Categories > Original > Drama > The View from Sta. Rita Street


by Moira 0 reviews

The Shadows I See

Category: Drama - Rating: PG-13 - Genres: Drama, Fantasy, Romance - Published: 2005-09-14 - Updated: 2005-09-15 - 1074 words


Cubao & Edsa
- prominent places in Metro Manila. Cubao is a district and Edsa is the name of one of the major highways in Metro Manila.

Tito - means "uncle," or an honorific given to much older males of no familial relation to you


Me? I've been seeing the shadows ever since I was a child. They came with a vague, choking feeling, as if somebody had laid a hand against my throat, followed by cramping pains in the midsection. I was terrified of being alone; the shadows became tangible things when you had nothing with which to keep them at bay except the thin walls of your mind. Those things never seem to last very long.

When I was four, we lived in this runf{down apartment building in Cubao. My mother worked nights as a waitress in one of those sleazy nightclubs along Edsa. Before she went to work, she would dress me up in a blouse and jumper skirt, bring me to the apartment next door, and hand me over to the lady who lived there. After a brief exchange, Aling Nelia, the lady, would pull me inside and lock the door behind me with an ominous click. Since then, my nightmares always began with doors shutting behind me, leaving me alone to face whatever monster lurked in the room.

Aling Nelia smelled of onions and bleach. Her hands were rough, and her stare made me want to hide under the table. She had a son though, a twenty-three-year-old named Carlo, who always greeted me with a smile, always had candies and little toys to press into my hands. But Aling Nelia never stayed home for long. An hour later, she'd don a brightly-colored dress and yell at Carlo to watch over the brat while she went over to the neighbor's to talk business. Again, the shutting of a door behind me, leaving me alone with Carlo. Tall, good-looking Carlo, who had the smile of an angel. And me in my blouse and jumper.

I learned to see the shadows from those nights with Carlo and Aling Nelia. They were always there, scuttling about like rats in a sewer. And when my mother quit her job to move in with her boyfriend, Tito Rey, I found that the shadows were there, too. I remember sitting up gasping for breath one night, feeling the slimy things crawling all over me. I got out of bed, and found Tito Rey coming after my mother with a two-by-four.

Everywhere I went, they were there. In a mall, in school, in the street where I lived. Usually, they would keep out of sight, shrinking against the walls to hide from the daylight. But then something would happen--a woman filching a blouse from a store, a pair of men sweet-talking a girl into going someplace she didn't want to go, a murder, a suicide--and the shadows would be all over the place, lunging and snarling like wild animals. Eventually, I became used to it. It was just another part of my life that I had to deal with, that's all.

There were others after Tito Rey. We'd live with them for a year or so, then something would happen--he'd be cheating on her or stealing her money or he'd get arrested for drug-dealing--and we'd move back into a hole in the wall, until the next boyfriend came along. My mother soon lost her curvy softness, growing harder and thinner, like a knife blade. I learned the tricks of an alley cat--how to snatch what you can before somebody else does, how to skulk about in corners and lie low, and how to fight back. After Carlo, nobody ever touched me again.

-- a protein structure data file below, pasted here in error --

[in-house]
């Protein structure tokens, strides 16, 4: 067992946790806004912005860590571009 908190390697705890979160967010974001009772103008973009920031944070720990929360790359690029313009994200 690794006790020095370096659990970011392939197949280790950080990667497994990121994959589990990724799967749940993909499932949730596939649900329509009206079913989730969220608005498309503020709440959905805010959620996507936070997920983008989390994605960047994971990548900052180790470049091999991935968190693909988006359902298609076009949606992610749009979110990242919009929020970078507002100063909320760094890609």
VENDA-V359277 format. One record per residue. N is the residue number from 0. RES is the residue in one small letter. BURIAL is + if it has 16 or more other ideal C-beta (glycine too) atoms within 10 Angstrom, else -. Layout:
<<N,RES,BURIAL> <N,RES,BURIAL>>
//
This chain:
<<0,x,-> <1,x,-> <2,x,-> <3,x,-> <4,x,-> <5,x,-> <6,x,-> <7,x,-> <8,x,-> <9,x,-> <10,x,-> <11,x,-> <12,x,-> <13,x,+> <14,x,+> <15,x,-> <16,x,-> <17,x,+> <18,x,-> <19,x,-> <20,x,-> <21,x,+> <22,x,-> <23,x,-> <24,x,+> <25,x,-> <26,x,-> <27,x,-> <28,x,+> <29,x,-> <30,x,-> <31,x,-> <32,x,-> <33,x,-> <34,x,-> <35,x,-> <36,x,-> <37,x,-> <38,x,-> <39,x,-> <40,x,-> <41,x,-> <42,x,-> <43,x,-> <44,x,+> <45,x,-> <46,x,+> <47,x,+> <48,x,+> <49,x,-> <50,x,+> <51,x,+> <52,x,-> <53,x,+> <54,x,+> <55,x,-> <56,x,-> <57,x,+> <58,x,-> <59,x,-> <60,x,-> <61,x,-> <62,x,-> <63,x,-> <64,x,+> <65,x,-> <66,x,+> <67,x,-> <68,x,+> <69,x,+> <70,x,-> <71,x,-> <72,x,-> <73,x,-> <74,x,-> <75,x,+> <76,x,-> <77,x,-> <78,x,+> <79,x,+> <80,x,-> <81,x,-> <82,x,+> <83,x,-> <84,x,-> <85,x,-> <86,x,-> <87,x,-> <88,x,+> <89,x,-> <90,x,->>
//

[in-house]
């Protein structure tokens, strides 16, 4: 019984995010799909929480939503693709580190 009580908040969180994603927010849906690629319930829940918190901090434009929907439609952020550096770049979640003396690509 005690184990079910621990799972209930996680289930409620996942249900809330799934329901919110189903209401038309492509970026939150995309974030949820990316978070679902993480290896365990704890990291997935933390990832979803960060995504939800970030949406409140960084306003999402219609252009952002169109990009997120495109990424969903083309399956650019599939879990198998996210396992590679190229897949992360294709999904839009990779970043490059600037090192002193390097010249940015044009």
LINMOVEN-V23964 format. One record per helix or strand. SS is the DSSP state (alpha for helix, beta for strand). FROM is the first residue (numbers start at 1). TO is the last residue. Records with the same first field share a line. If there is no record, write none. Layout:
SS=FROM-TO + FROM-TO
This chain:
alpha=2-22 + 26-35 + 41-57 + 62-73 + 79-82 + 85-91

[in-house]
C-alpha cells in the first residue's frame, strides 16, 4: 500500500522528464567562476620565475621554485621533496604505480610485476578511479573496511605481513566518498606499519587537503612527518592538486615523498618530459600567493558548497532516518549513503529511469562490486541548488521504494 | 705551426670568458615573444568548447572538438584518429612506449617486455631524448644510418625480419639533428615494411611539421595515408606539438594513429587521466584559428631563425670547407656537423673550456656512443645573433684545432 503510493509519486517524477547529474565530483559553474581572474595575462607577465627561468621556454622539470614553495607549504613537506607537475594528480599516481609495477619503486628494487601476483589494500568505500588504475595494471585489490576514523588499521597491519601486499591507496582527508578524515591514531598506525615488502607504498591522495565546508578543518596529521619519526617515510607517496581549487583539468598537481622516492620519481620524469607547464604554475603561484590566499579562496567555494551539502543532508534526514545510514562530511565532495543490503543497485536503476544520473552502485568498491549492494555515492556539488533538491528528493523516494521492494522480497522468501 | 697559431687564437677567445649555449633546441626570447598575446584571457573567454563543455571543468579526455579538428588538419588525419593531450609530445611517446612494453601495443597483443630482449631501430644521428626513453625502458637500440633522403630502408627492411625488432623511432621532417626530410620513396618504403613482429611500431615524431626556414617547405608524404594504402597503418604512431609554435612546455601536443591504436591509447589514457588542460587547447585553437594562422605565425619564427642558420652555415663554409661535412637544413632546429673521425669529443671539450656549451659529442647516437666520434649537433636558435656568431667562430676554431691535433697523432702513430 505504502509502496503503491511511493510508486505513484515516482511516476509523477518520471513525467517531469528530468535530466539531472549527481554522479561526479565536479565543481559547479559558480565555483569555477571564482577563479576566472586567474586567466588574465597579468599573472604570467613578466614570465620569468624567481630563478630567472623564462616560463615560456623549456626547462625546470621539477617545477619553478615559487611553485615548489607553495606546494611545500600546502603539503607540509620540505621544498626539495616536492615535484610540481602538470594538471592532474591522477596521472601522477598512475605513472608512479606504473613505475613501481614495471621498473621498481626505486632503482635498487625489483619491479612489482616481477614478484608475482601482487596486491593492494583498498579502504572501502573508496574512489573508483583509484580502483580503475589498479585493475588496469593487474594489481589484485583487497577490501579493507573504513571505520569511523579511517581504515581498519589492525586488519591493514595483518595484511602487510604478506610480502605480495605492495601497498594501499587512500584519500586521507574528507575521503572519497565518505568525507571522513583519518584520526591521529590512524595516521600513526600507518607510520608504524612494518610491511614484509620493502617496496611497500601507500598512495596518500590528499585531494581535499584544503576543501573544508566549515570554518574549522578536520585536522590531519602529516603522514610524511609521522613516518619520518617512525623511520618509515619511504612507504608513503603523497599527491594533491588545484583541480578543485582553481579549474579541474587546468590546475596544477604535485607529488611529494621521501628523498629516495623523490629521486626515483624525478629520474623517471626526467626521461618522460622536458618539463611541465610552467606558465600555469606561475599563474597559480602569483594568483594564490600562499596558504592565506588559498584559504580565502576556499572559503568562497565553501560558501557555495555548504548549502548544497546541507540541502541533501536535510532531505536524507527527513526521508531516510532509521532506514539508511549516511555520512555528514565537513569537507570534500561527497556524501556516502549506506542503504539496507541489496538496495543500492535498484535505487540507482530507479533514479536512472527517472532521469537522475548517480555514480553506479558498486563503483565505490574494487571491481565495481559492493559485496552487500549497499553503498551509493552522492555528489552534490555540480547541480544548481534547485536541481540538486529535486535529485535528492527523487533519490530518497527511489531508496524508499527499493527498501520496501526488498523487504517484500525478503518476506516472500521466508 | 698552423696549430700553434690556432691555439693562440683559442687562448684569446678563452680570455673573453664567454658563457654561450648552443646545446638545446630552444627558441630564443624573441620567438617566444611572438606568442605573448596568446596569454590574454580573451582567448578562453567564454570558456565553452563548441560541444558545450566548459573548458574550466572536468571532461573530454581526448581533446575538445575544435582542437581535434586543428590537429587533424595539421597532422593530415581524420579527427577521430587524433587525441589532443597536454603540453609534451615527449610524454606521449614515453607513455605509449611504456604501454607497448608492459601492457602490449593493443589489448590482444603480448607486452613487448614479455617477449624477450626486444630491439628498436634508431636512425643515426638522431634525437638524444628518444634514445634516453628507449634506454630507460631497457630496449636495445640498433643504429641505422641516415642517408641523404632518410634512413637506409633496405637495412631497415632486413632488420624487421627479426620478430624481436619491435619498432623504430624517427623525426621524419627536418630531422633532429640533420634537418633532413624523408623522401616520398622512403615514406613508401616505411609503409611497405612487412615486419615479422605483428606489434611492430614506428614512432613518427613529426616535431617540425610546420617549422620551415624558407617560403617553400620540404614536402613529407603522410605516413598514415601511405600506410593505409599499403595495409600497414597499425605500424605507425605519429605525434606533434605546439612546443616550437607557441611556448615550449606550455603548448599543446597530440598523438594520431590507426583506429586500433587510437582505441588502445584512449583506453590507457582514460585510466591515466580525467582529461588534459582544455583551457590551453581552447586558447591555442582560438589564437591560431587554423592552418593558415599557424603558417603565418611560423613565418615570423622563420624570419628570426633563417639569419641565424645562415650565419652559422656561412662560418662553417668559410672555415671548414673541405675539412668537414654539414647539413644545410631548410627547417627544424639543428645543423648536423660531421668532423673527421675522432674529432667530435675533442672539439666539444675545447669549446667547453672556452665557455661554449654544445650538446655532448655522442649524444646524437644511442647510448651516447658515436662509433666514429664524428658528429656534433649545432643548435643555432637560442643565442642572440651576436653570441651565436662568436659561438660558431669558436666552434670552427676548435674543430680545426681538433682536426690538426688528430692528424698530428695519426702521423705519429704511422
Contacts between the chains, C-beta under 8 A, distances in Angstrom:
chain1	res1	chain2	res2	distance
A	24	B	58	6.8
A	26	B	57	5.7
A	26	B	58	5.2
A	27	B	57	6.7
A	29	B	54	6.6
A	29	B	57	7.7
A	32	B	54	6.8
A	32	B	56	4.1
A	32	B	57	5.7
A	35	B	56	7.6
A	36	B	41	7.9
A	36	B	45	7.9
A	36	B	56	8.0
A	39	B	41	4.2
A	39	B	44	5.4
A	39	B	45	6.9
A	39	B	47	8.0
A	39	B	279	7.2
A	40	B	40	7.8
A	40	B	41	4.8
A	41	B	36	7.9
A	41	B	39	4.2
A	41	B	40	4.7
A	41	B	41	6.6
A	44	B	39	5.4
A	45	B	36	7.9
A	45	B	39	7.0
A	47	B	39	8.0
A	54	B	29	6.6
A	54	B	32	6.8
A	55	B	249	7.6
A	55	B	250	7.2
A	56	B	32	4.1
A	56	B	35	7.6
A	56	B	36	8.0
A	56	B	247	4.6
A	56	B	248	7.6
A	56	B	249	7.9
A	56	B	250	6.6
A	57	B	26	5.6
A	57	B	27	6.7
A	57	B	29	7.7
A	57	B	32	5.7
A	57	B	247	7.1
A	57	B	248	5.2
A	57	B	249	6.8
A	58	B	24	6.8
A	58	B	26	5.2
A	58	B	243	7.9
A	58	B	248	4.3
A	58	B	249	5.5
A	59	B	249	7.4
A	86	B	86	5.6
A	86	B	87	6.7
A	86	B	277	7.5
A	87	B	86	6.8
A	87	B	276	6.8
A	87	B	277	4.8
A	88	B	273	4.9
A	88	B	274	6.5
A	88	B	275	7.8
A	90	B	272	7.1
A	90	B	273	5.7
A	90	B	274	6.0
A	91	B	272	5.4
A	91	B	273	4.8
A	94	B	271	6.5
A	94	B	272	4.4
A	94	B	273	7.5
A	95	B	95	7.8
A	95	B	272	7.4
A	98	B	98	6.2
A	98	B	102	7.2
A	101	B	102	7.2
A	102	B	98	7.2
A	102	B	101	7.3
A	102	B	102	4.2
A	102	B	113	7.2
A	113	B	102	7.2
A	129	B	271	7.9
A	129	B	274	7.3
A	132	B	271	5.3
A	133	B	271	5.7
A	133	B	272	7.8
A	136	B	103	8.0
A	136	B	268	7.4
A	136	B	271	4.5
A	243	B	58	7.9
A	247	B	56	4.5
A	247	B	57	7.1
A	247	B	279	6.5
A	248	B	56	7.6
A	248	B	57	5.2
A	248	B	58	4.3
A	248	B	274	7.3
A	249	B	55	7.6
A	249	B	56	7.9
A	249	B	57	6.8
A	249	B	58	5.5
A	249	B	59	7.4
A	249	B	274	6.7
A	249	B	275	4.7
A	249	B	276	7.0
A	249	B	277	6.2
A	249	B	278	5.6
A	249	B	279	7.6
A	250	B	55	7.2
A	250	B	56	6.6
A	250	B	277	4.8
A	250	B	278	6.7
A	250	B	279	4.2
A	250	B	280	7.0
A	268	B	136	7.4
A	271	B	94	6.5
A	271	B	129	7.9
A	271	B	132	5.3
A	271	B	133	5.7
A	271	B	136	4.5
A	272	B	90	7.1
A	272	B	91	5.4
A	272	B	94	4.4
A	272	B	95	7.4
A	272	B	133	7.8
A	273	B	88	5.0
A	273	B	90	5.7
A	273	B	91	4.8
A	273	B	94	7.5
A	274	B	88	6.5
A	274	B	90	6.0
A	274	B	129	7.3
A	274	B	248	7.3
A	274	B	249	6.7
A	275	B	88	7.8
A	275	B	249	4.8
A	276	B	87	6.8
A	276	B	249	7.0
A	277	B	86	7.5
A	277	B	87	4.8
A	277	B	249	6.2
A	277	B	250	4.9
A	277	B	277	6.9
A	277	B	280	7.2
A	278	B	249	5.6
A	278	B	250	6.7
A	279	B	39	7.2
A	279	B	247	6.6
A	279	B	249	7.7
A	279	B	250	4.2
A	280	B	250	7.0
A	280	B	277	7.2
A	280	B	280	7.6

Then my mother met Tito Bernard, a police sergeant at the Central Police District. A large, silent man, he courted my mother with the same grim determination he displayed when chasing down criminals. Three months later, we packed our belongings and moved in with him at his house on Sta. Rita Street. After a life spent hopping from place to place, the chance to settle down with this man who treated my mother like a queen--albeit in his own stolid way--and have a normal kind of life was almost too good to be true. But a year passed, then another year, then another. We'd been living with him for four years before you came. As a whole, it'd been a pretty good life.

Except for the shadows, of course. They're always there. And Sta. Rita, for all its picture-perfect ordinariness, was so thick with them that I sometimes wondered if my mother and I weren't safer living somewhere else, after all.

But then you came. You, with your wonderful, normal family, and your sweet, open smile and your warm laugh. You were like this photograph held up to my face, the image of what life should be. And I'd watch you from the window of my room on the second floor, the way a flower would watch the sun. Every morning, I'd look out to see you in your uniform, shaking the water out of your still-wet hair, yelling at your brother to get his ass moving or you're going to be late. At school, I'd wait impatiently for classes to end, so I could go home to watch you jump out of the car and jog through the front door, then come back out again to play basketball with the guys at the plaza. Without quite understanding why, I'd set the rhythm of my days to match yours. Now, I can close my eyes and imagine you wherever you are at that moment with perfect clarity. I have no idea what it is about you that fascinates me so; it¡¦s enough that you're there for me to be fascinated with. If it means I'm obsessed with you, then so be it.
I hope you don¡¦t mind.

But I'm not here to waste your time with things you probably don¡¦t want to hear about right now. I'm here to tell you about the shadows. That¡¦s what you wanted to know, isn't it? The reason why you asked me to be here with you right now.

I just...I just wish you wanted me here with you for a different reason.

Haha, did I just say that? Well, don't worry about it. I'm kidding, of course.
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